Manu Katché, Ronnie Scott’s, London

Manu Katché opened the first set of his three-night Ronnie Scott’s residency with a barely perceptible swish of cymbals and a splash from the stick end of his mallets. In the space of a few bars, the French- Ivorian drummer had called all to order, and established his mastery of textures and dynamics. For two tightly argued sets, Katché and his bass-free, pan-European quartet delivered breathy horns and funky beats, swirling textures and gentle lines that switched direction in an instant. Katché orchestrated all, each accent, beat and whiplash crack perfectly placed to support, direct and cajole.

The drummer usually visits as a high-profile accompanist – he’s been an insider’s “name-to-check” ever since appearing on Peter Gabriel’s 1986 album So and has long worked with Norwegian saxophonist Jan Garbarek – so his debut at Ronnie’s was a welcome chance to see his understated virtuosity at close quarters.

He opened with compositions from his recently released, eponymous fifth album for ECM; with their gentle contours and pristine sound, their inner fire and group ethic, they completely captured the label’s house style. Katché sounds great and has technique to spare, but only lets fly on showcase moments and endings. For the most part his nonchalantly executed rolls and crashes marked a change of pace or cued an out-of-nowhere stop, and the lasting impression is of a gifted team player leading from within.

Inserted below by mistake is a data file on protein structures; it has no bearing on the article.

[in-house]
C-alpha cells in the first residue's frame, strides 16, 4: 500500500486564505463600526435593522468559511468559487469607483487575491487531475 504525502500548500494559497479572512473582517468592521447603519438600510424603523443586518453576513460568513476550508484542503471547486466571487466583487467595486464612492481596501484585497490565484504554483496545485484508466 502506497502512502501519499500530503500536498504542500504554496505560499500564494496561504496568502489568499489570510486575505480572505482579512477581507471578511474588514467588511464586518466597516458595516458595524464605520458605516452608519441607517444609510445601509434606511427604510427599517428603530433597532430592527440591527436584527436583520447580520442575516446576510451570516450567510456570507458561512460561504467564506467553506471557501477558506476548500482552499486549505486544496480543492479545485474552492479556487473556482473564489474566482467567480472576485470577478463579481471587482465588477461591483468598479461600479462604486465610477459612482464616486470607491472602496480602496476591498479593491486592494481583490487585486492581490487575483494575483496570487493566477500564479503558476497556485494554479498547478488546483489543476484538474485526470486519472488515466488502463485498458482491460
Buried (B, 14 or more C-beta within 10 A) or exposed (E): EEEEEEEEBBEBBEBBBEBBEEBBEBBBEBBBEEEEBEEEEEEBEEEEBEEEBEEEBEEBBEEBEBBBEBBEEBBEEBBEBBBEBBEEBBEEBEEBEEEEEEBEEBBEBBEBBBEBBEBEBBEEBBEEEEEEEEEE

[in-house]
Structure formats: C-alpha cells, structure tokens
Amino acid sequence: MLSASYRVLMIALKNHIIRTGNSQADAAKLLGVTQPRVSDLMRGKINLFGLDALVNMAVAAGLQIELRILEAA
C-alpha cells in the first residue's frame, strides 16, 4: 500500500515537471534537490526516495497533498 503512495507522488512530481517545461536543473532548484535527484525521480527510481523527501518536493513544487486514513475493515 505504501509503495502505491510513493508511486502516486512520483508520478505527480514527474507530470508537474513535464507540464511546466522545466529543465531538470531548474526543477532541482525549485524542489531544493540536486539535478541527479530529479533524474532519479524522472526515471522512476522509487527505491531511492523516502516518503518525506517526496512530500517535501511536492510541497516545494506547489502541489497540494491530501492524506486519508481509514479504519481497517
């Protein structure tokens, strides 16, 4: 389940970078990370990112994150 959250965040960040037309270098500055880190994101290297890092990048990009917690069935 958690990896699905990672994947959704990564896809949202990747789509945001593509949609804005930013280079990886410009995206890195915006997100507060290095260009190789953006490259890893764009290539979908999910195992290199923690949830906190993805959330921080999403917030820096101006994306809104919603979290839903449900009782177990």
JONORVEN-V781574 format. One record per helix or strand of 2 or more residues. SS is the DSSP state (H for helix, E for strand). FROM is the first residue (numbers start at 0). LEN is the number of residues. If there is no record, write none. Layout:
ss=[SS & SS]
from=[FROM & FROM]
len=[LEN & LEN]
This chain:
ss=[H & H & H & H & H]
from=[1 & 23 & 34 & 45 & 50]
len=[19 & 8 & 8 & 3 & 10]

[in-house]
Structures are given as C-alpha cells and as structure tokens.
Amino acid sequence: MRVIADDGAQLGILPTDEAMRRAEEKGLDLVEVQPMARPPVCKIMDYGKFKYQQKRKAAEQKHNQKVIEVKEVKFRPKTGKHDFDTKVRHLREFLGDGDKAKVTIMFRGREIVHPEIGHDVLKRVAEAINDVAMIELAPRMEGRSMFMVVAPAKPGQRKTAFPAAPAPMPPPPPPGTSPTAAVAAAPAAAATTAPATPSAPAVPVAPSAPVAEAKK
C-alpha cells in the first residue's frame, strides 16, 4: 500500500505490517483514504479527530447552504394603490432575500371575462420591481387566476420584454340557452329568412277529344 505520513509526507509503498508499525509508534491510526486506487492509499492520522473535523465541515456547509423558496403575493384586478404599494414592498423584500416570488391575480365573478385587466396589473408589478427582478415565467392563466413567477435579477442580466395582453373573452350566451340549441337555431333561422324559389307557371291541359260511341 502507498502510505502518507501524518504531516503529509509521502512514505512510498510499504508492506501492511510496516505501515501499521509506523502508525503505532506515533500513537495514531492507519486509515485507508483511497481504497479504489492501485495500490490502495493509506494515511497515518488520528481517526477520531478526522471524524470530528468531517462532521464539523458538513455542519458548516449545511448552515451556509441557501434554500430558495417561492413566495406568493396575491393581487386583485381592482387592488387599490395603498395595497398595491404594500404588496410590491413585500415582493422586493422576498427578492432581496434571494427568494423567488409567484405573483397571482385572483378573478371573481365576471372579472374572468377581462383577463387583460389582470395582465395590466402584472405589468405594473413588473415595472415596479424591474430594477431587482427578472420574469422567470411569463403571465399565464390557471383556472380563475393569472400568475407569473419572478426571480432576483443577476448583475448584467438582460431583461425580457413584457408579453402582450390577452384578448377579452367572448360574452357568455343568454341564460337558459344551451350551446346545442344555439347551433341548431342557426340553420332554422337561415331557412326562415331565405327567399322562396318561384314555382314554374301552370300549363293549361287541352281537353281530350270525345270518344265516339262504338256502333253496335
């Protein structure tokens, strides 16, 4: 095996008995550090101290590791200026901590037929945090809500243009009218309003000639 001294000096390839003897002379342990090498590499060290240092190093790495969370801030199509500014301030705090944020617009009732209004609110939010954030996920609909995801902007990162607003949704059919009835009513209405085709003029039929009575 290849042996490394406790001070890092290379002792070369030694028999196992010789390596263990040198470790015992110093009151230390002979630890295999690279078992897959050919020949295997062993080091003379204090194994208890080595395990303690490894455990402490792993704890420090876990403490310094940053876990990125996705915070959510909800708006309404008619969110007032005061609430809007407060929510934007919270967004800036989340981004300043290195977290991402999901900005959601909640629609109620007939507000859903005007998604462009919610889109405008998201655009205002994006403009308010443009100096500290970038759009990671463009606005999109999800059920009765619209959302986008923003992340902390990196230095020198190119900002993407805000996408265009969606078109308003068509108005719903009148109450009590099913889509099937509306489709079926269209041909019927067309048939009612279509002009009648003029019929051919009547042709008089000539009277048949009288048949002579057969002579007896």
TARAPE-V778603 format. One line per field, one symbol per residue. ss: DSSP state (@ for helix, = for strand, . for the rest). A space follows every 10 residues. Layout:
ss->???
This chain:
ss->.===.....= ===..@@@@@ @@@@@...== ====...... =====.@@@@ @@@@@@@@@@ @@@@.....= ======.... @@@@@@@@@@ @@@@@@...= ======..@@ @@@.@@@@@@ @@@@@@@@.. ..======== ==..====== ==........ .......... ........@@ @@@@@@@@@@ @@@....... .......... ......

Katché’s compositions are strong on mood, light of touch and rest on straightforward though shifting structures. Ballad fanfares switch to a samba beat, mist-wreathed sustains evaporate into lilting funk, there is modal jazz, hard-nosed swing and, in the second set, a Katché round-the-kit workout sustained by a fast, long-sustained and ankle-straining bass drum ostinato.

The two-horn front line enhanced cool tones with harmonised effects, saxophonist Tore Brunborg expanding a breathy attack and Luca Aquino singing ethereal falsetto into his trumpet mike. Both delivered focused, if not ground-breaking solos. Keyboardist Jim Watson covered bass-lines and texture – two-handed and edgy on organ, more restricted on piano – and delivered a rippling highlight with his lyrical, unaccompanied piano introduction to the encore, “Bliss”.

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